The integrating of the computer controlled braking systems with the electrical controlled pneumatic brake systems is achieved by interconnecting these systems as nodes on a common network as shown. The integration results in having only a single brake control valve, namely the CCB control valve 26, and eliminating the EPC control valve. Also, separate access to the event recorder 30, end of train device and a display for the TCC 42 is not required and is available from the computer control brake portion. Access to the penalties and other locomotive controls for the TCC 42 is also through the computer control brake system. Finally, the ability of the locomotive brakes to be under the electronic controlled pneumatic system TCC 42 is provided.
The train control signals from the brake valve 26 is provided to the IPM 27 and, depending upon whether IPM 27 is in the pneumatic or the electronic mode, either controls the pneumatic control unit 20 for control of brake pipe 21, or provides the brake command signals to the TCC 42 which provides electrical train or car brake signals over the EP trainline 40. The IPM 27 will not reduce the equalization reservoir ( not shown) in response to the brake valve automatic handle movements in the EP mode as it would in the pneumatic mode. This keeps the brake pipe 21 fully charged.
All locomotives equipped with EP will respond to the control signal in the EP trainline 40 to apply its brakes in response to an EP application. Simultaneously, the lead ECP equipped locomotive will apply the proportional pneumatic brake signal on the independent brake application and release pipe 22. The signal on this pipe will be monitored by the trailing locomotive units that do not have EP capability and will apply the locomotive brakes accordingly.
A switch will be provided to indicate to the IPM controller 27 whether it should be operating in the pneumatic or the electric control mode.
The IPM 27 in combination with electronic brake valve 26 forms a brake controller which provides locomotive and train brake commands. TCC 42 forms a first control connected to the brake controller 27,26 and transmits a car brake signal on the network or EP trainline 40 for train brake commands. A second control, which includes control unit 20, is also connected to the brake controller 27,26 and transmits a locomotive brake signal on the locomotive brake pipe, which is independent pipe 22, for train and locomotive brake commands. The applying and release of the locomotive brakes using the independent pipe 22 can be achieved as well as bail-off without using the actuating pipe 23. Thus, the actuating pipe 23 may be deleted.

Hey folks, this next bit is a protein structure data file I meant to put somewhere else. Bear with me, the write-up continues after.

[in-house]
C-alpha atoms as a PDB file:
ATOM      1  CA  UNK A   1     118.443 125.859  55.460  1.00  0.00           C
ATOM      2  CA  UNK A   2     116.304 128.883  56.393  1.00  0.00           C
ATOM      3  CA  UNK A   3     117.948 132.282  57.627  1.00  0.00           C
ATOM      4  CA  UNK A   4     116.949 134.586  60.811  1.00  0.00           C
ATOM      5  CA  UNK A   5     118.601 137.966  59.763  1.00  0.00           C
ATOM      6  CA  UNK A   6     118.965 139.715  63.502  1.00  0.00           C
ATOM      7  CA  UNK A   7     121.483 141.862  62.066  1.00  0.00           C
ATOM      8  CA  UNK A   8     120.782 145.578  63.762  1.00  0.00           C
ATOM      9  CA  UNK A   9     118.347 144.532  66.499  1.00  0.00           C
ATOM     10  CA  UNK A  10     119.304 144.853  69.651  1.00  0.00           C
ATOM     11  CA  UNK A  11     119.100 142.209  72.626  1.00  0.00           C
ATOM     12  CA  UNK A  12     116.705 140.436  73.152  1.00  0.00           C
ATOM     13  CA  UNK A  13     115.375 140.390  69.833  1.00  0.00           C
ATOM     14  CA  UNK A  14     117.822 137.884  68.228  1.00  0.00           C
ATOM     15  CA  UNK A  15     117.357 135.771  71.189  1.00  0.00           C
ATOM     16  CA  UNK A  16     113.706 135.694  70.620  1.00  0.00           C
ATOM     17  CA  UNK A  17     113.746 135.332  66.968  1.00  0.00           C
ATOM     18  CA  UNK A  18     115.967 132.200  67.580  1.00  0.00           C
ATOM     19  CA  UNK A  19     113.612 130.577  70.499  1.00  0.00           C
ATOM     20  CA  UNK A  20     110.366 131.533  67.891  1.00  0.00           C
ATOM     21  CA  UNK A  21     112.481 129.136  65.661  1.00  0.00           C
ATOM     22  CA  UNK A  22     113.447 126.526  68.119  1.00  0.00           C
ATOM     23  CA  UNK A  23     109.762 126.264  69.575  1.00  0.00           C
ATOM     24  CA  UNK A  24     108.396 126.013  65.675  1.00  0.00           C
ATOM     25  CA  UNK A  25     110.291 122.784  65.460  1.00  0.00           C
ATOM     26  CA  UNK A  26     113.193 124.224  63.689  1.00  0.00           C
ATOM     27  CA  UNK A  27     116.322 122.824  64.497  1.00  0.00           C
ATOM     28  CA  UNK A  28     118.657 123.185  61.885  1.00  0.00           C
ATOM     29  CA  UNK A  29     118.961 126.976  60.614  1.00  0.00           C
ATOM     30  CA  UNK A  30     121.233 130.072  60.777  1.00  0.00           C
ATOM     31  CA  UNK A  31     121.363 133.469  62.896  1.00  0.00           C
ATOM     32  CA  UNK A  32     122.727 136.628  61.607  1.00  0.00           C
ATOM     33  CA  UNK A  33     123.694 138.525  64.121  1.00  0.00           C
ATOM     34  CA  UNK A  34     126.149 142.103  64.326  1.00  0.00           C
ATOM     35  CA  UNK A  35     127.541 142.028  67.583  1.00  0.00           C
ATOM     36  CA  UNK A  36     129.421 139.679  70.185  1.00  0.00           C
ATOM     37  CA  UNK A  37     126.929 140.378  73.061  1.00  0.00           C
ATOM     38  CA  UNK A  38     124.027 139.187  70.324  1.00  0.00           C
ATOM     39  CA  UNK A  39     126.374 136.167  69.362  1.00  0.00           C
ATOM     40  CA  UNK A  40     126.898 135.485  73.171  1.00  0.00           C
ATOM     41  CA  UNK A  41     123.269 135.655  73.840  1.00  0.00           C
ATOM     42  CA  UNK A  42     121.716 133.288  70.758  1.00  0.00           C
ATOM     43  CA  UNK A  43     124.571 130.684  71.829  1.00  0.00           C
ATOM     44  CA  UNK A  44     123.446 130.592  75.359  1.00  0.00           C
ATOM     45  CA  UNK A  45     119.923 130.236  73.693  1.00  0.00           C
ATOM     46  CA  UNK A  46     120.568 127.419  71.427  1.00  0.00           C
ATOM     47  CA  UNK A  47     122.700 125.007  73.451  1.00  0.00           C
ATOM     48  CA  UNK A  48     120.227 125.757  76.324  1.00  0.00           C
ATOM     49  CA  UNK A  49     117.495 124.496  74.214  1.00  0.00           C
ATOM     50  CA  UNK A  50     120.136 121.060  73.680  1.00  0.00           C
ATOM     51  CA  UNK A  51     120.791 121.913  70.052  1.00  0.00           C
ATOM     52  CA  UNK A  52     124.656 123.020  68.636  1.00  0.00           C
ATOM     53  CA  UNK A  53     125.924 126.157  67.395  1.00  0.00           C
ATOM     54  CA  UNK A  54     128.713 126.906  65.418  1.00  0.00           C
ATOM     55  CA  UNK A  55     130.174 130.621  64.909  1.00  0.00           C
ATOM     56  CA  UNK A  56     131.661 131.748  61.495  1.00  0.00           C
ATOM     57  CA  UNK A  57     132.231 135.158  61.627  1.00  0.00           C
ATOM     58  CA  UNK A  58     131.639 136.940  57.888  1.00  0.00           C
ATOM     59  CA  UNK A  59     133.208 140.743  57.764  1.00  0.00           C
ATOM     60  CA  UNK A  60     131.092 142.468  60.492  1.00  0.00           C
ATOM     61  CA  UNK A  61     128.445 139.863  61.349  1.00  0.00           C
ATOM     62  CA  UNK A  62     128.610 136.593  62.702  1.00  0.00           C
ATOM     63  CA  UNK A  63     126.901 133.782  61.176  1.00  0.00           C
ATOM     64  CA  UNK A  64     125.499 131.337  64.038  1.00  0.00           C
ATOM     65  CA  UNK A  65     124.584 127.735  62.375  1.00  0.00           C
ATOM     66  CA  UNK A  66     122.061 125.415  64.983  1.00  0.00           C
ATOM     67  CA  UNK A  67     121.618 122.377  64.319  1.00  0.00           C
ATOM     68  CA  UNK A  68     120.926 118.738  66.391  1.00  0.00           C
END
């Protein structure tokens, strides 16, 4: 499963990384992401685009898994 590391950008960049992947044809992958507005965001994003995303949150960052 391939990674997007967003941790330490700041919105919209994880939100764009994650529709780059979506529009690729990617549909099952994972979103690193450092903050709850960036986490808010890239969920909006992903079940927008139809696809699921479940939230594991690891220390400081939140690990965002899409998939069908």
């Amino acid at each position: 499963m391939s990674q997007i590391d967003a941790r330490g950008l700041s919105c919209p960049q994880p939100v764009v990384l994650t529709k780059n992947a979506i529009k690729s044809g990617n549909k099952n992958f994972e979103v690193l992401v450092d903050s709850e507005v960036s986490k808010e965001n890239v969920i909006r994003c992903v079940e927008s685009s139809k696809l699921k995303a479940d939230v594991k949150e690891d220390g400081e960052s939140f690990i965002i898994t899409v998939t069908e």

As previously discussed, the brake controller 27,26 has a pneumatic mode and an electrical mode. The default mode for power up and certain types of failure is the pneumatic mode. In the electrical mode, the brake controller 27,26 provides trainline brake signals on trainline 40 for the cars and locomotives that have EP brakes and are connected to the trainline 40. In the pneumatic mode, the brake controller 27,26 provides the train or car brake signals on the brake pipe 21. For both the electronic and pneumatic mode, the control 20 provides locomotive braking signals on the locomotive brake pipe or independent brake pipe 22.
The controller 27,26 can determine a system initiated emergency brake command or an operator initiated emergency brake command. The operator initiated brake commands will come from the brake valve 26 wherein the system initiated brake commands may come through the ELC 29 or off the train brake pipe 21. The controller 27,26 provides signals to the TCC 42 which transmits an emergency brake signal on the network for system and operator initiated emergency brake commands. The controller 27,26 provides commands to the control unit 20 which transmits an emergency brake signal on the train and locomotive brake pipes 21,22 for operator initiated brake commands. Thus, for system emergency brake commands, only the EP brake is applied, while for operator brake commands, the EP and the pneumatic brake systems are operated. The train brake signals and the locomotive brake signals are transmitted as a percentage of brake signals.